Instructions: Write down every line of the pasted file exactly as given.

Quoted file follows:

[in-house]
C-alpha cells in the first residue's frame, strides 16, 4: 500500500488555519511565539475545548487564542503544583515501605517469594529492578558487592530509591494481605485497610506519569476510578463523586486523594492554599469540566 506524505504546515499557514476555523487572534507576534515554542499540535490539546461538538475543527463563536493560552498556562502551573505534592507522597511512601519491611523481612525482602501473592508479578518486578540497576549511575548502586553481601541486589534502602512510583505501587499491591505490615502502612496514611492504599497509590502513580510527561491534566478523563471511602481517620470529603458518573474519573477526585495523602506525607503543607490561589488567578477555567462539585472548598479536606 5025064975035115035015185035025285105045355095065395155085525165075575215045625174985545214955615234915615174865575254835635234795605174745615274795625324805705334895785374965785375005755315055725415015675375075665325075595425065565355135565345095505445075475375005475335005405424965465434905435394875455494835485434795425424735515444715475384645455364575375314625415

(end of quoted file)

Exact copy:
[in-house]
C-alpha cells in the first residue's frame, strides 16, 4: 500500500488555519511565539475545548487564542503544583515501605517469594529492578558487592530509591494481605485497610506519569476510578463523586486523594492554599469540566 506524505504546515499557514476555523487572534507576534515554542499540535490539546461538538475543527463563536493560552498556562502551573505534592507522597511512601519491611523481612525482602501473592508479578518486578540497576549511575548502586553481601541486589534502602512510583505501587499491591505490615502502612496514611492504599497509590502513580510527561491534566478523563471511602481517620470529603458518573474519573477526585495523602506525607503543607490561589488567578477555567462539585472548598479536606 5025064975035115035015185035025285105045355095065395155085525165075575215045625174985545214955615234915615174865575254835635234795605174745615274795625324805705334895785374965785375005755315055725415015675375075665325075595425065565355135565345095505445075475375005475335005405424965465434905435394875455494835485434795425424735515444715475384645455364575375314625415